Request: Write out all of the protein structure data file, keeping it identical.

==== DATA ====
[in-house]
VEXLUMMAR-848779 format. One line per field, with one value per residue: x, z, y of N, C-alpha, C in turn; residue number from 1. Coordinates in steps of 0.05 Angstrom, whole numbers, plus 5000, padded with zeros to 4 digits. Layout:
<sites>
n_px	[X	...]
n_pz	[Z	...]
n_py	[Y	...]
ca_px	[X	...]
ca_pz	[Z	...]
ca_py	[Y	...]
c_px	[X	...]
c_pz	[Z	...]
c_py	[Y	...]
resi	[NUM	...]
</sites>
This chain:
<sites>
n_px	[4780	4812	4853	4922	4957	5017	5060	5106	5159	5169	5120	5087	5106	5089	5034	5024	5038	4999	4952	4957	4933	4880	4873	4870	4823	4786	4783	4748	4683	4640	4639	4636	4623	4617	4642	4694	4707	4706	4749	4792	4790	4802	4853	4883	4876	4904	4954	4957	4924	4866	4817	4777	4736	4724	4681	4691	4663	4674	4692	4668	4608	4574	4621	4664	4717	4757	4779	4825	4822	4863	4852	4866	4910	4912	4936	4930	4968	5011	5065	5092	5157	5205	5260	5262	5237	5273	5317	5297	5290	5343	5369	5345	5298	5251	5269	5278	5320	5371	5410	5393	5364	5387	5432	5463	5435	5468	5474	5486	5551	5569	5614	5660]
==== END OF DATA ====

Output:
[in-house]
VEXLUMMAR-848779 format. One line per field, with one value per residue: x, z, y of N, C-alpha, C in turn; residue number from 1. Coordinates in steps of 0.05 Angstrom, whole numbers, plus 5000, padded with zeros to 4 digits. Layout:
<sites>
n_px	[X	...]
n_pz	[Z	...]
n_py	[Y	...]
ca_px	[X	...]
ca_pz	[Z	...]
ca_py	[Y	...]
c_px	[X	...]
c_pz	[Z	...]
c_py	[Y	...]
resi	[NUM	...]
</sites>
This chain:
<sites>
n_px	[4780	4812	4853	4922	4957	5017	5060	5106	5159	5169	5120	5087	5106	5089	5034	5024	5038	4999	4952	4957	4933	4880	4873	4870	4823	4786	4783	4748	4683	4640	4639	4636	4623	4617	4642	4694	4707	4706	4749	4792	4790	4802	4853	4883	4876	4904	4954	4957	4924	4866	4817	4777	4736	4724	4681	4691	4663	4674	4692	4668	4608	4574	4621	4664	4717	4757	4779	4825	4822	4863	4852	4866	4910	4912	4936	4930	4968	5011	5065	5092	5157	5205	5260	5262	5237	5273	5317	5297	5290	5343	5369	5345	5298	5251	5269	5278	5320	5371	5410	5393	5364	5387	5432	5463	5435	5468	5474	5486	5551	5569	5614	5660]